O’Mare’s Irish on Facebook

Sunday Spotlight… POPE the Pub on Passyunk East.

We’ve been focusing on the Pope all week during Pope Francis’ visit, so we might as well run out the week by putting our spotlight on something that keeps that popey goodness alive!
POPE, AKA the Pub on Passyunk East, is a south Philly eating and drinking establishment. Here’s the low down.

pubWhere is POPE located?
1501 E. Passyunk Ave. Philadelphia. At the corner of Passyunk and Dickinson. (Not far from Broad and Passyunk).

What are the hours of operation?
Open 7 days a week from 11 a.m.- 2 a.m.

What kind of beer selection is available?
A 14 line draft system with a changing selection as well as over 80 varieties of bottled beers from all over the world.

What kind of food is served?
Traditional pub fare with weekly specials and seasonal selections.

With a huge variety of lagers, pilsners and ales, and everything from Belgian style IPAs, to ciders and fruit fermented ales, it’s a beer drinkers dream.

With everything from chicken fingers and buffalo wings to meatloaf and vegan garlic mashed potatoes, there’s something for every person and palate. And with something called the Pope Burger on the menu (an 8 oz burger topped with cheddar cheese, fried tomato, grilled red onion, and basil mayo) you can see why it’s a perfect way to cap off our week of Pope talk with something a little light-hearted and tongue in cheek.

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You can get the current beer selection on the website here.
You can download their food menu (brunch and dinner) here.
You can visit their Facebook page here.

Best of Philly…Two Polls

Today we really need audience participation! We have two separate polls today with 10 questions in each. We want to hear from you on your favorite spots in and around Philly. If your selection isn’t listed, you can enter it in the “other” option and other people will get to select it too!!! Your selection may be in Philly or the surrounding burbs. So please, take the poll and share it with friends. Results will be shared with you on Saturday. Thanks a bunch. You’re our favorite reader!!!!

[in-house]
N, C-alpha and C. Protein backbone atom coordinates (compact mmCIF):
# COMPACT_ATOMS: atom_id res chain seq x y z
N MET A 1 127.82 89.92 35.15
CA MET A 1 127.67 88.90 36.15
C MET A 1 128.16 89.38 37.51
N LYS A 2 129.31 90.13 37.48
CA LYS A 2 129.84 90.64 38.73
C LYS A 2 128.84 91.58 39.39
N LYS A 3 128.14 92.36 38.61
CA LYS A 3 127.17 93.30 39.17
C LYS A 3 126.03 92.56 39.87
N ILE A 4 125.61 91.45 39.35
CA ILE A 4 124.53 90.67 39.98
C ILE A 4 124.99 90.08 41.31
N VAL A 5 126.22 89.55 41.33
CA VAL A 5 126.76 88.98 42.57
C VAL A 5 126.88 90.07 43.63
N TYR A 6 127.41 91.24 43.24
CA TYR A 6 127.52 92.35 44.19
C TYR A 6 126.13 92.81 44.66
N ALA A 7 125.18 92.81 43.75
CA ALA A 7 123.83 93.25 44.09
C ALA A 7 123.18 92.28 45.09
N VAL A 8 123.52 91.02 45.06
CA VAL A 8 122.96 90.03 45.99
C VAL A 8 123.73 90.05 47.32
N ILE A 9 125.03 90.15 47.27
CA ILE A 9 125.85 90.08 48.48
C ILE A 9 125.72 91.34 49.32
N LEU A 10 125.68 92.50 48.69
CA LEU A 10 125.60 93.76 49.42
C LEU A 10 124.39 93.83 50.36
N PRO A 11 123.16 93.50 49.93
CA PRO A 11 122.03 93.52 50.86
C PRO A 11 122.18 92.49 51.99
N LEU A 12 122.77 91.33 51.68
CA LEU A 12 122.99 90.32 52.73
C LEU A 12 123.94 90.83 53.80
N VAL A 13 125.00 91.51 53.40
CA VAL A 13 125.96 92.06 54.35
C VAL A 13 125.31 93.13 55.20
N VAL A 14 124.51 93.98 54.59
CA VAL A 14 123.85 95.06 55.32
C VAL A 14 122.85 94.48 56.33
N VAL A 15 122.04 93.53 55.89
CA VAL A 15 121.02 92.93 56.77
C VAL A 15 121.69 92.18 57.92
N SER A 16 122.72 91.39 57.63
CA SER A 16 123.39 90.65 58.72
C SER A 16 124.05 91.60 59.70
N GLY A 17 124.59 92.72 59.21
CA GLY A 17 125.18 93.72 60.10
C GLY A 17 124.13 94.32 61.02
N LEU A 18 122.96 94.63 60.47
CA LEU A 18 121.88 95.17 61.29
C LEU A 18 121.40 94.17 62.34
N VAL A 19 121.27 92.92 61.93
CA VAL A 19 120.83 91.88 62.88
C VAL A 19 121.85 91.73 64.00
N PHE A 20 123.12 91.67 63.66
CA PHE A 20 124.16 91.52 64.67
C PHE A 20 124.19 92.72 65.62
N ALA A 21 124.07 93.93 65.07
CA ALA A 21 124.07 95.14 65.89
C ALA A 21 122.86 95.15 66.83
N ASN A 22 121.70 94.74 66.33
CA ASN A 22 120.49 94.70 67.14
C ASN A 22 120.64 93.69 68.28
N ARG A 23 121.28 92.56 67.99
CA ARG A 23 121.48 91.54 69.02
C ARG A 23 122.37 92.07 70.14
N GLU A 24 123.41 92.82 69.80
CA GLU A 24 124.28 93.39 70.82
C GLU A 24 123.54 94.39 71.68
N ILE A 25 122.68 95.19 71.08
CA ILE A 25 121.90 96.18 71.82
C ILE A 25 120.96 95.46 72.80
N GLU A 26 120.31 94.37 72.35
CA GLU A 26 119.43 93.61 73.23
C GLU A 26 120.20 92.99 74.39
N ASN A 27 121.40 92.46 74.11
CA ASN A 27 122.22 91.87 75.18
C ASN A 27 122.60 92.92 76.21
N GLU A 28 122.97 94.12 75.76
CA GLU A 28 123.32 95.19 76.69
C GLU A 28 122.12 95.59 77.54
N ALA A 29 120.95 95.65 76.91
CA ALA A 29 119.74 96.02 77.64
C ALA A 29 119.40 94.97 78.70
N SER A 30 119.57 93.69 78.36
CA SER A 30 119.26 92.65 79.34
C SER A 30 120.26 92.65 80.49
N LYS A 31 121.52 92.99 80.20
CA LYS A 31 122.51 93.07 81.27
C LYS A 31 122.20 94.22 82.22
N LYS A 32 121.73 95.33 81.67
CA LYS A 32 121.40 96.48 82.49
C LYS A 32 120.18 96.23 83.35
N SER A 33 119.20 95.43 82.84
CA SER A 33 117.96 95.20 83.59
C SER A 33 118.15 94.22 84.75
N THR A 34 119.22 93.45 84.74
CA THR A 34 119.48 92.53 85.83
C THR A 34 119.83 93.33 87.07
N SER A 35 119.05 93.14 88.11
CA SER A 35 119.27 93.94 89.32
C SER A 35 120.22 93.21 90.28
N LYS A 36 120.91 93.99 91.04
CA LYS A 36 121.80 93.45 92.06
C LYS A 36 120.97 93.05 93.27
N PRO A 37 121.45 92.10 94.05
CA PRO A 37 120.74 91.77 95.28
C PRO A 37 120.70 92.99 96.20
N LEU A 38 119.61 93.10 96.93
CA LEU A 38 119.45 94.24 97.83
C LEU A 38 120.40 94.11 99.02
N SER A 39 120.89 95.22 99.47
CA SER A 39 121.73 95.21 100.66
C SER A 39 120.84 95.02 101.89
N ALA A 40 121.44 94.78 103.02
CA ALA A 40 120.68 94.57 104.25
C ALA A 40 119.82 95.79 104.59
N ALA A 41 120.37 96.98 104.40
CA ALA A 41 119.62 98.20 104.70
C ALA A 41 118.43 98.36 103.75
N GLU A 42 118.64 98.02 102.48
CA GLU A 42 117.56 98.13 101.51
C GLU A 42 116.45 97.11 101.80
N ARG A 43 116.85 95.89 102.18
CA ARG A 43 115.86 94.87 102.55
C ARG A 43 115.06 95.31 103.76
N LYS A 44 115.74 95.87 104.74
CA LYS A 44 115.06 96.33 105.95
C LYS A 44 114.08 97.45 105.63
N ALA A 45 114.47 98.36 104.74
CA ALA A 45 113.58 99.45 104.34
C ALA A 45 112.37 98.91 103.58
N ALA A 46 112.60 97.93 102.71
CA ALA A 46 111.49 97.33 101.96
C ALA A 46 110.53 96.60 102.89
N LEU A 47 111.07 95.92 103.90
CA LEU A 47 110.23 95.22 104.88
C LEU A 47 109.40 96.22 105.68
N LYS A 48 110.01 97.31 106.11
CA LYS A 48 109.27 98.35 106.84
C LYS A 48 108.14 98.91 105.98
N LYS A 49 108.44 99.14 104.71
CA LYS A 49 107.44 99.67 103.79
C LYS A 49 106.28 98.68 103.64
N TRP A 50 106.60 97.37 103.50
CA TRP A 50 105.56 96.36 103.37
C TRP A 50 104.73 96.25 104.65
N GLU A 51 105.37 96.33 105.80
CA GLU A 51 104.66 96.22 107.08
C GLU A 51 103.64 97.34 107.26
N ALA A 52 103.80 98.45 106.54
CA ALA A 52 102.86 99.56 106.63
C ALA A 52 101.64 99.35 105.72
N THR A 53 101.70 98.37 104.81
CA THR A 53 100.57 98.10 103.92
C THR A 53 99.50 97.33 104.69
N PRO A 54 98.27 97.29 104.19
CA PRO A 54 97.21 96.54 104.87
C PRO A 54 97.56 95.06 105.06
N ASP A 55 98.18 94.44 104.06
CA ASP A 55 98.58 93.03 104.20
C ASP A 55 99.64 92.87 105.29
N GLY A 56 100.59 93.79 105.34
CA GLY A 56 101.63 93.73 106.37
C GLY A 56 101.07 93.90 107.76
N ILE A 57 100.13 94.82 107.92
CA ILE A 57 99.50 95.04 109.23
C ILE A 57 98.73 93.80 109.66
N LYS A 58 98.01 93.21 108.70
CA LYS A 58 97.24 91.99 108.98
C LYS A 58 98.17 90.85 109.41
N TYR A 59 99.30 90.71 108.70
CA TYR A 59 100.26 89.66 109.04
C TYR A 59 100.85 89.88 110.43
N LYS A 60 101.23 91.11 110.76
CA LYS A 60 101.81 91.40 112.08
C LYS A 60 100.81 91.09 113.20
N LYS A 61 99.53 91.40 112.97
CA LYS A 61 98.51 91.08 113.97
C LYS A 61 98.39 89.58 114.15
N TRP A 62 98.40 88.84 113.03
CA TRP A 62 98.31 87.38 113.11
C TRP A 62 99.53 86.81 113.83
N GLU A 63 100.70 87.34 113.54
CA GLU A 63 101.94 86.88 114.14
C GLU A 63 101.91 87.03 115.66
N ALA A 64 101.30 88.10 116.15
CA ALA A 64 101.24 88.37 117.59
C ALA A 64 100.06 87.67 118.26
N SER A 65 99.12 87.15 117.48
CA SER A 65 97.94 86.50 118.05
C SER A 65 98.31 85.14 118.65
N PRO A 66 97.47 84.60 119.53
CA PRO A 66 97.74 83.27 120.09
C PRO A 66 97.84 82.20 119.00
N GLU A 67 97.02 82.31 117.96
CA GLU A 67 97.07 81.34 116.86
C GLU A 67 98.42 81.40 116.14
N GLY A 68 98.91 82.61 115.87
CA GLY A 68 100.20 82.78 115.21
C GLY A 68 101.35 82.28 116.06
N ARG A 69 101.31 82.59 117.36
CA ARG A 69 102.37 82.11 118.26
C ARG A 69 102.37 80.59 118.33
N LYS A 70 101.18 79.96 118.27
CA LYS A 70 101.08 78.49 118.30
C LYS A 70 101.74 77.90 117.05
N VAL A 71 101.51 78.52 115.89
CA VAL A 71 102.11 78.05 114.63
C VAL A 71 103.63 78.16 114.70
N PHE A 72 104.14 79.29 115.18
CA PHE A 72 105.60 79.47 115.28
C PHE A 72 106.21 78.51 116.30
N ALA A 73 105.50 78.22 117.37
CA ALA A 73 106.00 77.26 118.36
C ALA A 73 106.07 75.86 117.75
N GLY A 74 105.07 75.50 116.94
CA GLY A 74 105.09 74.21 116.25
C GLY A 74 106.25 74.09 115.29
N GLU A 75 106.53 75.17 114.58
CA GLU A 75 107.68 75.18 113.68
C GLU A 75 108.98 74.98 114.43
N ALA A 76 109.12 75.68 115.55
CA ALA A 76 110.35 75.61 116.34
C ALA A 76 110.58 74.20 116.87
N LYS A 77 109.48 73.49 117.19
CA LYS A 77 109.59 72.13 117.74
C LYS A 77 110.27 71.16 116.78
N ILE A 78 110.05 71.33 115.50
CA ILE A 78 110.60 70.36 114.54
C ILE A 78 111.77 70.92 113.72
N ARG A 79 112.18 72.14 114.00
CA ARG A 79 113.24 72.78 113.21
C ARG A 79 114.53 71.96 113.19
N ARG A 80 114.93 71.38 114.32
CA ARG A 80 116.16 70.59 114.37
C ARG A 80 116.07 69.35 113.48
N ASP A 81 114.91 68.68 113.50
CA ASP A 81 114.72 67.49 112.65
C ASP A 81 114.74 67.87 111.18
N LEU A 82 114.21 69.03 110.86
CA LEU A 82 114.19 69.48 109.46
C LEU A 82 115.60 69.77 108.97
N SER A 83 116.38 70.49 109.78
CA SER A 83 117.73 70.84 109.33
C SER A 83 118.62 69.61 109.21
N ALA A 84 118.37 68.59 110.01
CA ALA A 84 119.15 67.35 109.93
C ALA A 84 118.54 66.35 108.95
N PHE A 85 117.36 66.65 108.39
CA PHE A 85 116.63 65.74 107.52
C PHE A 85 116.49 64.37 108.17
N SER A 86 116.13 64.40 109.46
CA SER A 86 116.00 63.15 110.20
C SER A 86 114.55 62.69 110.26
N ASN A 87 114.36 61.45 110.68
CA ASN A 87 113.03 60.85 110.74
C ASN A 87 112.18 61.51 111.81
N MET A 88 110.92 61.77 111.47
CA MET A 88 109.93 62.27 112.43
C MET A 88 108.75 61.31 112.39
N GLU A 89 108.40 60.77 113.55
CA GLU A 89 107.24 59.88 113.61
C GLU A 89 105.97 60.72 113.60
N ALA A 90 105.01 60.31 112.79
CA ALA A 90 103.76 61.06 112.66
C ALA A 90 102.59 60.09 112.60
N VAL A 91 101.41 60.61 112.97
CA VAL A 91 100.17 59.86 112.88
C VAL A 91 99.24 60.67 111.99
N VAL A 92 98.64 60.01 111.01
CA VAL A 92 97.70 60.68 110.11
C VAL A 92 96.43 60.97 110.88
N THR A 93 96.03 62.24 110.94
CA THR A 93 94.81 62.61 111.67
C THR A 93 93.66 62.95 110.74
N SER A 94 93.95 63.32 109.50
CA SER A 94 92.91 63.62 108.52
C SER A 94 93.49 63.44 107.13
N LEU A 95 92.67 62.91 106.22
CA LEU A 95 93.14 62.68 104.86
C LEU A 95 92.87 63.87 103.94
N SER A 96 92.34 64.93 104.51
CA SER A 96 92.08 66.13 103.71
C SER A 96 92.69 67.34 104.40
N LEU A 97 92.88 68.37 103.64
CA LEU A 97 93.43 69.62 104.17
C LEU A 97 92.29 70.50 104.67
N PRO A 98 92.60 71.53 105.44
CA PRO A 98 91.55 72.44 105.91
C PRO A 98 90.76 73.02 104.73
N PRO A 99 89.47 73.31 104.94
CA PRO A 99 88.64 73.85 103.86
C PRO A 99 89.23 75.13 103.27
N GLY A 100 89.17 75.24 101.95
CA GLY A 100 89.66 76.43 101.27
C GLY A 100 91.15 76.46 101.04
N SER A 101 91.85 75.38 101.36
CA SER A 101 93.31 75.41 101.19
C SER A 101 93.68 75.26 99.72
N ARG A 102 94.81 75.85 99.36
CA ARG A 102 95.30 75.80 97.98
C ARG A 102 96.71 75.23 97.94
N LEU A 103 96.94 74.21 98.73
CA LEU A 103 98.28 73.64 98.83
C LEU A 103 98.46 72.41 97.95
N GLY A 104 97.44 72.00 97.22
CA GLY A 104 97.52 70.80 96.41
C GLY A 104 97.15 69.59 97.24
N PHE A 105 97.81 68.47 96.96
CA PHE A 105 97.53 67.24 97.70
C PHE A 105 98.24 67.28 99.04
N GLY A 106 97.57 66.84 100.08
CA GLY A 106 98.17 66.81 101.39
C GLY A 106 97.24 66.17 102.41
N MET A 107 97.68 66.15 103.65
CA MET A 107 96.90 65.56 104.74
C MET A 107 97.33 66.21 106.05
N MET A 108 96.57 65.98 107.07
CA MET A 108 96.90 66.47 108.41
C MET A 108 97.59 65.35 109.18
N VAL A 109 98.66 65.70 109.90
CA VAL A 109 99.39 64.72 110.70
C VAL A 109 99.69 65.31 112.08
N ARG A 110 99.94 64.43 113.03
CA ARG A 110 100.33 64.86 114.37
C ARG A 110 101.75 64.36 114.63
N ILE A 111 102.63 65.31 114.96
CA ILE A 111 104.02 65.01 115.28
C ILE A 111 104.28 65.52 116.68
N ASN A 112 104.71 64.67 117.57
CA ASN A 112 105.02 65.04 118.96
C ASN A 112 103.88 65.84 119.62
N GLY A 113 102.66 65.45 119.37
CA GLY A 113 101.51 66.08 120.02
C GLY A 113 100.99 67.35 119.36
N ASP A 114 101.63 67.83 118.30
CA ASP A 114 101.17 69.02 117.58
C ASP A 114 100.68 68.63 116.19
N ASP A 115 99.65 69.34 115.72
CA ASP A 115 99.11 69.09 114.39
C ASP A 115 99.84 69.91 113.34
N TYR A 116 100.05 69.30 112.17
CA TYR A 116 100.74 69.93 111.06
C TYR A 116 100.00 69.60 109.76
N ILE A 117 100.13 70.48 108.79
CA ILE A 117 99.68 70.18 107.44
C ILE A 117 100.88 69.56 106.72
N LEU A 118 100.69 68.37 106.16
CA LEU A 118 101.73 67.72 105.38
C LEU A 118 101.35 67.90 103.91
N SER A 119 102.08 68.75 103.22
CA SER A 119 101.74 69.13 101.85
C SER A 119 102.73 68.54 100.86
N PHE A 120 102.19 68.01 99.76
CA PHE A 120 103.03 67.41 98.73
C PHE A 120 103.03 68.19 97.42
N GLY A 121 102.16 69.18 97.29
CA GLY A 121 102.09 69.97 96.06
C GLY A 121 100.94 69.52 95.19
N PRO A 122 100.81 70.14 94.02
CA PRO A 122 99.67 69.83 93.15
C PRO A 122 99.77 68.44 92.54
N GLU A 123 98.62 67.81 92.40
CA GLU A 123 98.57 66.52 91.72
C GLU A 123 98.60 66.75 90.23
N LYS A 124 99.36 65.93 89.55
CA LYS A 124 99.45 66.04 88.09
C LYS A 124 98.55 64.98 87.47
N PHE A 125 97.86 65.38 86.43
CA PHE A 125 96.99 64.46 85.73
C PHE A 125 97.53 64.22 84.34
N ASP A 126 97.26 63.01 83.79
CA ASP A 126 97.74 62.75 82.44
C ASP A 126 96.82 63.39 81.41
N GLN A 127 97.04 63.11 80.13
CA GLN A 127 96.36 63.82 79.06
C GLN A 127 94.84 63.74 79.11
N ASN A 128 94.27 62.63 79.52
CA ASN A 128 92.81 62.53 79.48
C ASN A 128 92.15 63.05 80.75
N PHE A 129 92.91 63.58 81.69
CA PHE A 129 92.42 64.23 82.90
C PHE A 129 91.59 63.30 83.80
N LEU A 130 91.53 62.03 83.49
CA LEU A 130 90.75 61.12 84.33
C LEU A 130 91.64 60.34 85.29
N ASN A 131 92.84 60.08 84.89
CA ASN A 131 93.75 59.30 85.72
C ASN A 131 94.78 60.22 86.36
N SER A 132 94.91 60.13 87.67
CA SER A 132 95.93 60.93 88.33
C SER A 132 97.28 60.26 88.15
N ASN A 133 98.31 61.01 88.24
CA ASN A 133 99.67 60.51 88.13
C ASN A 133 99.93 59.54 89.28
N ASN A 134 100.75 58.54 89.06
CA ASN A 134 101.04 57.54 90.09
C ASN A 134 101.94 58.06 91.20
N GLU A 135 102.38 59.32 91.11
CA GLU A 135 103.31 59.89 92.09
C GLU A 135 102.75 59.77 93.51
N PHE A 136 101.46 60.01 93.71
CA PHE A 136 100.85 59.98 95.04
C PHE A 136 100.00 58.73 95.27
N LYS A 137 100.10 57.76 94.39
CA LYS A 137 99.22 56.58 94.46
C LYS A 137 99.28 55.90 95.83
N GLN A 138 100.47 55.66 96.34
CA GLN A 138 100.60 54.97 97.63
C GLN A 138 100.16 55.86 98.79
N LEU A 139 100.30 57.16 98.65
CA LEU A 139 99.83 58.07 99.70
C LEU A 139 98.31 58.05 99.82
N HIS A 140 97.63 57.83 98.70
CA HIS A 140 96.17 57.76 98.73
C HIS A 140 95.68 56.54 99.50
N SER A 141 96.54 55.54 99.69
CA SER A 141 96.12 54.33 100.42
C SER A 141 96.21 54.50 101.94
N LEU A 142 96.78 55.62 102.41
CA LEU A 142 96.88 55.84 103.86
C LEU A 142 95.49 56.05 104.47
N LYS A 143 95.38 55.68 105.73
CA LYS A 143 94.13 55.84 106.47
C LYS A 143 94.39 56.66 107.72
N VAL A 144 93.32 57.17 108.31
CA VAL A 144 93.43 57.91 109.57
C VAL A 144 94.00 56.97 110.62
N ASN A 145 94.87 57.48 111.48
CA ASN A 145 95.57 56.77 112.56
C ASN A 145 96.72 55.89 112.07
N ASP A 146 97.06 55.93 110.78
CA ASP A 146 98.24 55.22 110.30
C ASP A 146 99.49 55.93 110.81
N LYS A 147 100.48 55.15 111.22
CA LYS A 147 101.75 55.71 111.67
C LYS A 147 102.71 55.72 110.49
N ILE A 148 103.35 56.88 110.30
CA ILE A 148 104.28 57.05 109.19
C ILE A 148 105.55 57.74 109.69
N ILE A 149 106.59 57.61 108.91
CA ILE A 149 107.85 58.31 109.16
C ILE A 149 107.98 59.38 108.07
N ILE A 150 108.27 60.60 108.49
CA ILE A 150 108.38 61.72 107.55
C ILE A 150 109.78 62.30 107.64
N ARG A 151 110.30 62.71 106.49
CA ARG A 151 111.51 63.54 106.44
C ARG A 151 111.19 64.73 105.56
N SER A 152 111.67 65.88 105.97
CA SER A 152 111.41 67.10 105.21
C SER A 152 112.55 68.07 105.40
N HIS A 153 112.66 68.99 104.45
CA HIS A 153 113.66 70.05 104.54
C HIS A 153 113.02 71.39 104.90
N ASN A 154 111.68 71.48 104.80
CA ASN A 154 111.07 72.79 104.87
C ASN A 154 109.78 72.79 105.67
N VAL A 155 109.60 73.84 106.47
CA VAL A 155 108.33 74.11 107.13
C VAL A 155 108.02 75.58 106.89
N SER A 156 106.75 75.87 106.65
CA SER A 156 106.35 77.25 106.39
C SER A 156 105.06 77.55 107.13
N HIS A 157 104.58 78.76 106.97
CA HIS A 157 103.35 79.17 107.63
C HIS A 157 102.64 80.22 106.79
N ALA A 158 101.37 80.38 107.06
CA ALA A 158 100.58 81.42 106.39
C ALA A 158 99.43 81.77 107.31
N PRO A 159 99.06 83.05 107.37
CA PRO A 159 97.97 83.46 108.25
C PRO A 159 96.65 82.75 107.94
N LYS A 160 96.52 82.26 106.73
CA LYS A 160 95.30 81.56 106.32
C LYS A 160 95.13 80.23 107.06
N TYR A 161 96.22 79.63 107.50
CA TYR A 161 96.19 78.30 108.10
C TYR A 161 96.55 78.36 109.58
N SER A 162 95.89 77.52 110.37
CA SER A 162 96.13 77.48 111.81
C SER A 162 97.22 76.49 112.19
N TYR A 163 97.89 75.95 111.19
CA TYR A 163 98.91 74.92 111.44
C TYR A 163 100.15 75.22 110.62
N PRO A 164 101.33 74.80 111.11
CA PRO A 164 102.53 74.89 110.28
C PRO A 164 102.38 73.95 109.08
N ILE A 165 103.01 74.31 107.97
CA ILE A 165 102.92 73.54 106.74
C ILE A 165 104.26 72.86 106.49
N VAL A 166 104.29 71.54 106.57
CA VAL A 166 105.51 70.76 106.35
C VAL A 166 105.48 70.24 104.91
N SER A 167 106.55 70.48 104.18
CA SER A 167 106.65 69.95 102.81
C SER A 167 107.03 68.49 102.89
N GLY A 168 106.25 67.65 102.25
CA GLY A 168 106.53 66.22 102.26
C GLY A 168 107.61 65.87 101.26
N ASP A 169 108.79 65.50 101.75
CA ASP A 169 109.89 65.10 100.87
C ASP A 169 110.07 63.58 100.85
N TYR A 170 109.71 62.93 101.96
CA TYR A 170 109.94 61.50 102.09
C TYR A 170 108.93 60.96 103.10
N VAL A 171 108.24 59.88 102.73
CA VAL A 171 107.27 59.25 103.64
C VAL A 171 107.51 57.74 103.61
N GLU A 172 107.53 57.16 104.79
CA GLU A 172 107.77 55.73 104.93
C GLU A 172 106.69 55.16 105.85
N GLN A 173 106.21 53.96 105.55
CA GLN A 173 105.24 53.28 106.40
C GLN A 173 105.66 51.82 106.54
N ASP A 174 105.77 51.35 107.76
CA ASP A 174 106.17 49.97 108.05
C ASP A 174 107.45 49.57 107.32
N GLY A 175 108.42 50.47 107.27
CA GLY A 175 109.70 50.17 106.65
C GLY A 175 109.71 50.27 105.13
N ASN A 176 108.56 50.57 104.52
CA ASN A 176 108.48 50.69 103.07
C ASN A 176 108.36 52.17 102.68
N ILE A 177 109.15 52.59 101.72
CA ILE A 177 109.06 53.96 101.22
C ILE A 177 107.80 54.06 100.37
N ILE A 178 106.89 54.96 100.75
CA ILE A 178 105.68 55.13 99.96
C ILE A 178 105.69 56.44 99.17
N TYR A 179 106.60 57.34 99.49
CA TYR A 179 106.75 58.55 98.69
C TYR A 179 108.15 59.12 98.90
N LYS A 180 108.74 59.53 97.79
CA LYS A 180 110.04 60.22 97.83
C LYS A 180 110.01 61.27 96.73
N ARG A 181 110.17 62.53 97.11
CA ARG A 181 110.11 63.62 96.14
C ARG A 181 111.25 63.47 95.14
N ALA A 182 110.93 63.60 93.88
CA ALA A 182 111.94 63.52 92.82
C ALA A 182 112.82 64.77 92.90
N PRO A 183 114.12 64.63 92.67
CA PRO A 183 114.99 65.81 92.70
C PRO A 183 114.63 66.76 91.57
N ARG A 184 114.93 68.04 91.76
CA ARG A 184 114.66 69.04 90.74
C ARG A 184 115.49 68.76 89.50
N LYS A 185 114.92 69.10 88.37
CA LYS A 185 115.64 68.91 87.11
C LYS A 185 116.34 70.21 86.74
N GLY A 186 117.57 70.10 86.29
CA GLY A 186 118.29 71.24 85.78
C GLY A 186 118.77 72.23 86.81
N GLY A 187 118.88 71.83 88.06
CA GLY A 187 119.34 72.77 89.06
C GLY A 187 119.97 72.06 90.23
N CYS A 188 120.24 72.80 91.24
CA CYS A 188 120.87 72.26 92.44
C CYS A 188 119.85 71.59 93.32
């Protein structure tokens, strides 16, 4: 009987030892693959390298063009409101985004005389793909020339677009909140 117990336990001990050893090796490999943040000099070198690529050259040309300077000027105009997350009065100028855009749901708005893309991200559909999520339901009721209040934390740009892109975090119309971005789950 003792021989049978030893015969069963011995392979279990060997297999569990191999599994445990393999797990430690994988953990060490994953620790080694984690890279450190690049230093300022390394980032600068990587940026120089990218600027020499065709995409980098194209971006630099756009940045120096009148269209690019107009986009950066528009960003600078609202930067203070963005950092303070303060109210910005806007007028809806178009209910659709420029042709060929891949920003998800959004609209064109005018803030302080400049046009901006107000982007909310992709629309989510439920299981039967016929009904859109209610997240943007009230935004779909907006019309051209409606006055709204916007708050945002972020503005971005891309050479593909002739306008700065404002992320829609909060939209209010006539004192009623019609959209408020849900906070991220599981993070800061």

POLL 1: https://www.surveymonkey.com/s/TCV96L2
POLL 2: https://www.surveymonkey.com/s/XY8ZDSZ

Hey Bartender…Tips and Tales from a Local Server of Spirits

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How long have you been a bartender?
“I’ve been a bartender for 15 years.”

And you work another job as well?
“I do.”

What made you decide to bartend in addition to your other job?
“I love people and it’s a social outing for me as well as the money. Everybody likes to have cash in their pocket.”

Why bartend as opposed to a part-time somewhere else?
“Fast money and social. I work another job, so I don’t get out much. Basically, this is a dual purpose where I can be social. Like I said, I love people and it supplements my income.”

Bartenders have that stereotype of being “unlicensed” psychiatrists. Do you find that to be true?
“Yes! I should’ve gone to college because I’d be making way more money doing the exact same thing that I’m doing right now. It is true. I know everything about everyone…all their business. Their families. You get to know people. Especially the regulars. You know everything from their children to their spouses to their jobs. Sometimes you just need an outlet, little “vents” to a non biased person and like “Ugh, this day!” Then you get to go home and be happy because you already vented. It is a plus.”

Has anyone ever confided something in you that you wished they hadn’t?
“Yes! (Laughter)

Are you able to give an example?
“I don’t think so. I think that would be too telling. It’s just hard, especially, when people come in and talk about their spouse. Then they bring their spouses in. Sometimes you know details about their personal life that you really shouldn’t. Especially if you’re not friends. It’s different if you’re friends. Because you’re friends, of course you know their stuff. But when it’s not someone as close and you know some of their most intimate details of their life and they don’t know you know the intimate detail of their life because their spouse might’ve confided in me, that kind of gets a little hairy. Personally, I just keep my mouth shut. Somebody tells you something in confidence, you put it in the vault, so to speak.”

Have you ever been stiffed?
“Yes.”

That must be infuriating! Some people claim it’s because they can’t afford it, as an excuse.how do you feel about that?
“Then have one less drink. And listen, I don’t care if you’re sitting here for 10 hours, a dollar is not killing anyone. If you’re sitting here for all that time…